Dis·turb v. t. [imp. & p. p. Disturbed p. pr. & vb. n. Disturbing.]
1. To throw into disorder or confusion; to derange; to interrupt the settled state of; to excite from a state of rest.
Preparing to disturb
With all-cofounding war the realms above. --Cowper.
The bellow's noise disturbed his quiet rest. --Spenser.
The utmost which the discontented colonies could do, was to disturb authority. --Burke.
2. To agitate the mind of; to deprive of tranquillity; to disquiet; to render uneasy; as, a person is disturbed by receiving an insult, or his mind is disturbed by envy.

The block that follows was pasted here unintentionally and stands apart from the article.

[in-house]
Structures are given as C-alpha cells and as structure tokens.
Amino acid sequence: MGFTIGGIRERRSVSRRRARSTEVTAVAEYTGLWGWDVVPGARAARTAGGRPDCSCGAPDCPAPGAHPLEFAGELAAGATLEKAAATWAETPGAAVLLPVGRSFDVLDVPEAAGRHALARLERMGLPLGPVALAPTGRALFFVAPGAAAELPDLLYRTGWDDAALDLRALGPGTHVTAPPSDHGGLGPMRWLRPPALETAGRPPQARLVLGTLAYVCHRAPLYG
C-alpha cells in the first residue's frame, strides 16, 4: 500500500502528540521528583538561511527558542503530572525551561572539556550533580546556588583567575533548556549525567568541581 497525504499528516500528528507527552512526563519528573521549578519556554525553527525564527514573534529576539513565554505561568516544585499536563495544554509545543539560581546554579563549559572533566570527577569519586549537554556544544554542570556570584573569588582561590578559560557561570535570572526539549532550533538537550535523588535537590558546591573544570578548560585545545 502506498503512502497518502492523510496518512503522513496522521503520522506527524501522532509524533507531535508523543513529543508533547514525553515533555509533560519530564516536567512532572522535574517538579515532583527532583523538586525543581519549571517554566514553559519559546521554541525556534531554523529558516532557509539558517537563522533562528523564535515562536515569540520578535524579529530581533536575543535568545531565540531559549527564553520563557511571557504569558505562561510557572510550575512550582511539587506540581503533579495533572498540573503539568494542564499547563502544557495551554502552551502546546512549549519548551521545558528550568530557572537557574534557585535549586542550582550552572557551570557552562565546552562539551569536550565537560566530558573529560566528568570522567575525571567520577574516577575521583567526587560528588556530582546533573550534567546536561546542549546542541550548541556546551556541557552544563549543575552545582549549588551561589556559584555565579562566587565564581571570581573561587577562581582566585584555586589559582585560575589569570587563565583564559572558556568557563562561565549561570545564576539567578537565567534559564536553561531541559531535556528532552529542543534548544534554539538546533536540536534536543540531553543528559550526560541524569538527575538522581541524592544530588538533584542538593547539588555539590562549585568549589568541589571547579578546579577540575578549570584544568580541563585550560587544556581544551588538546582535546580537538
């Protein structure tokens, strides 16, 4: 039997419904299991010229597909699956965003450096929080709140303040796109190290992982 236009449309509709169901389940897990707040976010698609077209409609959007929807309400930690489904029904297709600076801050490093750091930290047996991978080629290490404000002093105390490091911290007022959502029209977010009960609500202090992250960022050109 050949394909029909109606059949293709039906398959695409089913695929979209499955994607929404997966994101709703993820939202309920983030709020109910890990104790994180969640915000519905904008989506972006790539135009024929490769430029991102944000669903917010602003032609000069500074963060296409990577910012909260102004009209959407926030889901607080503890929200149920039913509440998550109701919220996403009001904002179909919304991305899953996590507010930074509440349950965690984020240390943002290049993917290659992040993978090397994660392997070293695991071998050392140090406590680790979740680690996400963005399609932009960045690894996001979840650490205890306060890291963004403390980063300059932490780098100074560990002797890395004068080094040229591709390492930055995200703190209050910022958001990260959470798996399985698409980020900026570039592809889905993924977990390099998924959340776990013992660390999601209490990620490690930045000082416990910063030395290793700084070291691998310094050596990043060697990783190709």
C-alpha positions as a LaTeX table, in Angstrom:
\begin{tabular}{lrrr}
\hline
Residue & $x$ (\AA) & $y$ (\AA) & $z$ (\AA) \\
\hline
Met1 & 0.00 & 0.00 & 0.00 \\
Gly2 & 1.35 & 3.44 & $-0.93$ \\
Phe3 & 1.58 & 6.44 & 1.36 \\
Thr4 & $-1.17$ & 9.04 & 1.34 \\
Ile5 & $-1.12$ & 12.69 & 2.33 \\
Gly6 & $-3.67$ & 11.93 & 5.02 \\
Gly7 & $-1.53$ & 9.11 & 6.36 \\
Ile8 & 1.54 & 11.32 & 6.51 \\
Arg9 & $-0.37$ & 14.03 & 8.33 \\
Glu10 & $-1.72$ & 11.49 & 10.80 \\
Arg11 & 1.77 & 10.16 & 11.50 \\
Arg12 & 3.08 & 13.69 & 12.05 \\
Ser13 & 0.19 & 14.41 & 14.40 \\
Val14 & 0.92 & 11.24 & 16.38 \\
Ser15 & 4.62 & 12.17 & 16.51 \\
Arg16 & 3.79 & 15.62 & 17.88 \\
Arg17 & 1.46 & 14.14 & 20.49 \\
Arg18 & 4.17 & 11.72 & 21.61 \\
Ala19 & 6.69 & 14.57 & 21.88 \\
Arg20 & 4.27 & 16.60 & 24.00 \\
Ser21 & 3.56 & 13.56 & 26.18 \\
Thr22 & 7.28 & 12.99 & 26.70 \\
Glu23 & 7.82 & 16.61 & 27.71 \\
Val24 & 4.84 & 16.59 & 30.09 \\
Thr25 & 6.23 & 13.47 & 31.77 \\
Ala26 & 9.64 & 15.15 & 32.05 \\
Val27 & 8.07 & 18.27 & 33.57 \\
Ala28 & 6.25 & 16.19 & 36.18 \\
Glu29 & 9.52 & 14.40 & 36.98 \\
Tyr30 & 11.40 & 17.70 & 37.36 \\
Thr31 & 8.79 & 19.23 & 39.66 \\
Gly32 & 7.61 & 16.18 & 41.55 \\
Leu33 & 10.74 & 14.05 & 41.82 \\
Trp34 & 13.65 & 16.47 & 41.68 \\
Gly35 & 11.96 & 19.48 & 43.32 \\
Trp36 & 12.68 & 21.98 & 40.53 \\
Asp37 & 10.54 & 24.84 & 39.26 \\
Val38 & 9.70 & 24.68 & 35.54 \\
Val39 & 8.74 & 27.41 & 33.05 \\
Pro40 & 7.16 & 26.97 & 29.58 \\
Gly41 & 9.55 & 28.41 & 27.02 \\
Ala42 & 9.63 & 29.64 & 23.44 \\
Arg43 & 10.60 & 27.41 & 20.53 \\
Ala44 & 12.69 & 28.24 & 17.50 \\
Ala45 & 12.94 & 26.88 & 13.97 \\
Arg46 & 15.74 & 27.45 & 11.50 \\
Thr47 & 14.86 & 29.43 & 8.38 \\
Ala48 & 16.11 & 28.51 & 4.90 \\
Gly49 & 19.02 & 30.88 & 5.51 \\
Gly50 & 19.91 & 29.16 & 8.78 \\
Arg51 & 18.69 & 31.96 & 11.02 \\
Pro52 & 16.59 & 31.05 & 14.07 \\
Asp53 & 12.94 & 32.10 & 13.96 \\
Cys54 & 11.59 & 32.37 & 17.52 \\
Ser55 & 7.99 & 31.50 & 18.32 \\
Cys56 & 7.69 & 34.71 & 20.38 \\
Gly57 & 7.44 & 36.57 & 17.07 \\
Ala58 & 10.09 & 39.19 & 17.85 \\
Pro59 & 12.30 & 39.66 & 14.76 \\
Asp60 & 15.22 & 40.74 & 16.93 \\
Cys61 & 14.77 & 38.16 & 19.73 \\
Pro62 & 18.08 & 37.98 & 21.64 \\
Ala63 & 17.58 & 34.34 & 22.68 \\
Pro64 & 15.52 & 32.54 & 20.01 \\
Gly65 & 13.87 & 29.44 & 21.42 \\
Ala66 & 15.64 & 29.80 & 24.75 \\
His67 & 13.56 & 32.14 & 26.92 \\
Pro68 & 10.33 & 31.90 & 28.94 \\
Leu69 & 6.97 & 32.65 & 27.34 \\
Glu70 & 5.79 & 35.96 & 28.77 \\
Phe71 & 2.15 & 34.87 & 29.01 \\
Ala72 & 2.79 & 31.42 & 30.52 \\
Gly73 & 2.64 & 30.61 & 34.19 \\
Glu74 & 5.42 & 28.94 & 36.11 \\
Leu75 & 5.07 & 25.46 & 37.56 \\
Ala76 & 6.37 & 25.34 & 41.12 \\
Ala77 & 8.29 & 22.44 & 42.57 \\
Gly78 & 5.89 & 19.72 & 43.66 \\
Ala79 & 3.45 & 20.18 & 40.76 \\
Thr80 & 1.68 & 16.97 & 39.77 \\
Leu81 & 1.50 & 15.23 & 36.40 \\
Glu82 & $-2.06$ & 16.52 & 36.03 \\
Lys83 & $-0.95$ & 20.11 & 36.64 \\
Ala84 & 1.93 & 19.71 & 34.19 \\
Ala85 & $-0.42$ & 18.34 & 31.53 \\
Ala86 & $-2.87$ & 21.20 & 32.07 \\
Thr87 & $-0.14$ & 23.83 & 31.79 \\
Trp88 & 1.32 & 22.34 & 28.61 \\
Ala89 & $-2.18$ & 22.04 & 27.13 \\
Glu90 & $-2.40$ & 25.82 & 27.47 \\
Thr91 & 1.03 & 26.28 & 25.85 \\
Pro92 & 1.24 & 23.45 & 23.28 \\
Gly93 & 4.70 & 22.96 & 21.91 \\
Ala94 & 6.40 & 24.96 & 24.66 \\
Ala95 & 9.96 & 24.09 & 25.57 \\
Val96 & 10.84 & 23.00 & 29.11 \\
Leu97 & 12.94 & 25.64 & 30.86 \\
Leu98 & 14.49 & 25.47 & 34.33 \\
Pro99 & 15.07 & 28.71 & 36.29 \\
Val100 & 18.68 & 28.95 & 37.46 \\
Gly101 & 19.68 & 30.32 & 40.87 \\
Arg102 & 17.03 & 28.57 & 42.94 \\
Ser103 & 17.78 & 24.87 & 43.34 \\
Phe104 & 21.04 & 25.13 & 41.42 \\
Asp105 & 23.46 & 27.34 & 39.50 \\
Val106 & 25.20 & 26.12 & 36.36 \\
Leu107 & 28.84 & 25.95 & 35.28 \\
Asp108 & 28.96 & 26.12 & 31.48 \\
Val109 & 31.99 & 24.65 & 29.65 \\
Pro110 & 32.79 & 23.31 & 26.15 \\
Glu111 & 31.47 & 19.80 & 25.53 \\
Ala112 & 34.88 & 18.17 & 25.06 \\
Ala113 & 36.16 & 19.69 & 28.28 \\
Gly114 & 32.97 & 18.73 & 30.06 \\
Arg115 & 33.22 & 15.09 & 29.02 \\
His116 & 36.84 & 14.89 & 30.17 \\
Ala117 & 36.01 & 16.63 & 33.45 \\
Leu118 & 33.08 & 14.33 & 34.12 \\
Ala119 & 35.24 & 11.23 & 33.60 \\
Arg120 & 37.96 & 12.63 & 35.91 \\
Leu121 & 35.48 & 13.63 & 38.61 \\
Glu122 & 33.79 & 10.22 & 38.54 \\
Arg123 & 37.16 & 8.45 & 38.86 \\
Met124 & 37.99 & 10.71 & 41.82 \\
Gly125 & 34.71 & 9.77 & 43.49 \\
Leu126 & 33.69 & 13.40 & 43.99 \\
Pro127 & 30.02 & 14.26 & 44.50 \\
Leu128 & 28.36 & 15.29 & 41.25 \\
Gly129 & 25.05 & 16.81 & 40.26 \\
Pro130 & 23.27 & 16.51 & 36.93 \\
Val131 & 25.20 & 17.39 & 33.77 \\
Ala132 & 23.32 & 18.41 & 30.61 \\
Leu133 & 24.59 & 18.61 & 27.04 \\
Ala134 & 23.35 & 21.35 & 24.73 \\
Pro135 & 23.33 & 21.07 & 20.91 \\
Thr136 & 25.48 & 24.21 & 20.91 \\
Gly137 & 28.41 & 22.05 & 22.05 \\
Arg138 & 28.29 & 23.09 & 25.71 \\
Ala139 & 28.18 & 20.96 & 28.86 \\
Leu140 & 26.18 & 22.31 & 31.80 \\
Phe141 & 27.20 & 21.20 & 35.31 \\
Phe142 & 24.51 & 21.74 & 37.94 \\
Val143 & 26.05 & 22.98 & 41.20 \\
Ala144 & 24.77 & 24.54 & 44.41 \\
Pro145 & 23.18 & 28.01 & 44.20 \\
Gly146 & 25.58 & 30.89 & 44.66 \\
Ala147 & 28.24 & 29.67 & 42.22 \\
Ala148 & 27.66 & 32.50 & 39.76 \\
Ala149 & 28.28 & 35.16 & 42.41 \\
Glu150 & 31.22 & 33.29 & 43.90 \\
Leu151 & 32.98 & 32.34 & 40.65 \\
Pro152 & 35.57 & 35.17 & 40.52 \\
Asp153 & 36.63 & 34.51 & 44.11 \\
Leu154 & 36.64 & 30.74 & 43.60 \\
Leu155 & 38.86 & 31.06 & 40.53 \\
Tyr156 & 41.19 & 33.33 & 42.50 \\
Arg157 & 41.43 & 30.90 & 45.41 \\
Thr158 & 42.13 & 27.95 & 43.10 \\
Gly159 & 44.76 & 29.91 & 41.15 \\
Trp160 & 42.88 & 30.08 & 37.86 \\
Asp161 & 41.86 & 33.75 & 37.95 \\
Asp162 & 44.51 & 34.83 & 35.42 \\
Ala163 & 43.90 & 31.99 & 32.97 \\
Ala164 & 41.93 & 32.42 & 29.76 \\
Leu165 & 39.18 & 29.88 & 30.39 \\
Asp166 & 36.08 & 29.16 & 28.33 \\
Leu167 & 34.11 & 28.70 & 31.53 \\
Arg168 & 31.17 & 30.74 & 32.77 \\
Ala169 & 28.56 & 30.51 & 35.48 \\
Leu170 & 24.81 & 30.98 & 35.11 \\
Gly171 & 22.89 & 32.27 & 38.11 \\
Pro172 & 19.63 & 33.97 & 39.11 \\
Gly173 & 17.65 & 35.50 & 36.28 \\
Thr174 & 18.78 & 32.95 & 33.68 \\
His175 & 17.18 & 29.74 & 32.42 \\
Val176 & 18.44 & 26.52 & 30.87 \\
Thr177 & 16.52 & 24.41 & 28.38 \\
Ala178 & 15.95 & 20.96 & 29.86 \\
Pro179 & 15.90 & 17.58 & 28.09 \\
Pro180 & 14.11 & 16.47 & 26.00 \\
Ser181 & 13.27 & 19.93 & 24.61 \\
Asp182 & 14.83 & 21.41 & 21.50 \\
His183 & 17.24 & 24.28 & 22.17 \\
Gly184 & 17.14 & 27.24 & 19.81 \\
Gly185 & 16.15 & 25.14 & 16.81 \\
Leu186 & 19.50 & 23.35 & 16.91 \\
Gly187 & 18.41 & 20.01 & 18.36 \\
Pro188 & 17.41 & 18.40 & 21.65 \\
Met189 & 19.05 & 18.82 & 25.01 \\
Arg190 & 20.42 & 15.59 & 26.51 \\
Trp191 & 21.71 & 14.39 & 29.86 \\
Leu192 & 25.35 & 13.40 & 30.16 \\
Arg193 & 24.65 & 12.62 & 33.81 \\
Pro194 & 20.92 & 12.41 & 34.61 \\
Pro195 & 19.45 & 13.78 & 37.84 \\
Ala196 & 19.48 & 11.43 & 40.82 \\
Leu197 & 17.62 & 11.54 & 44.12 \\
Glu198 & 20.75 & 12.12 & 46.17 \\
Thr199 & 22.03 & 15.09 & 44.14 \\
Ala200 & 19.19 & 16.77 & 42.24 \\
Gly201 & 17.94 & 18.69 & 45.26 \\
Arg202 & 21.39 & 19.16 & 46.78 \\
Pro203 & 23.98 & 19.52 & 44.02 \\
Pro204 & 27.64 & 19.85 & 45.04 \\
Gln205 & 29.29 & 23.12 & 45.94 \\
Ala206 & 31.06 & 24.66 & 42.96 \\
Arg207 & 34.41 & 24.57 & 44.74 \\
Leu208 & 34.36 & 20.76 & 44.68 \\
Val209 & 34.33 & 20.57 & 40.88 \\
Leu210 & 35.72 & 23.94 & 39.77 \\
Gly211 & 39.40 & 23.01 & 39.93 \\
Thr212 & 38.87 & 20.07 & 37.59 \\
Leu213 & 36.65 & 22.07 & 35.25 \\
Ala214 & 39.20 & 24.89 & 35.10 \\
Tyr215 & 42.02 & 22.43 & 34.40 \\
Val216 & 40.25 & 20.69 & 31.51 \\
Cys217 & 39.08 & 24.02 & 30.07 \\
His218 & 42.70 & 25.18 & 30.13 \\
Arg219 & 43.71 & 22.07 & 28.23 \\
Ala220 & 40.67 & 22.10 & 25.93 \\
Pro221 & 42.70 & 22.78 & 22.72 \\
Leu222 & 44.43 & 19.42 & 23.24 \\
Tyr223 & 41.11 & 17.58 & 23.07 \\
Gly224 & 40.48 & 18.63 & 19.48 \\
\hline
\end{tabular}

3. To turn from a regular or designed course. [Obs.]
His inmost counsels from their destined aim. --Milton.
Syn: -- To disorder; disquiet; agitate; discompose; molest; perplex; trouble; incommode; ruffle.
adj : causing distress or worry or anxiety; "distressing (or
disturbing) news"; "lived in heroic if something
distressful isolation"; "a disturbing amount of crime";
"a revelation that was most perturbing"; "a new and
troubling thought"; "in a particularly worrisome
predicament"; "a worrying situation"; "a worrying time"
[syn: distressing, distressful, perturbing, troubling,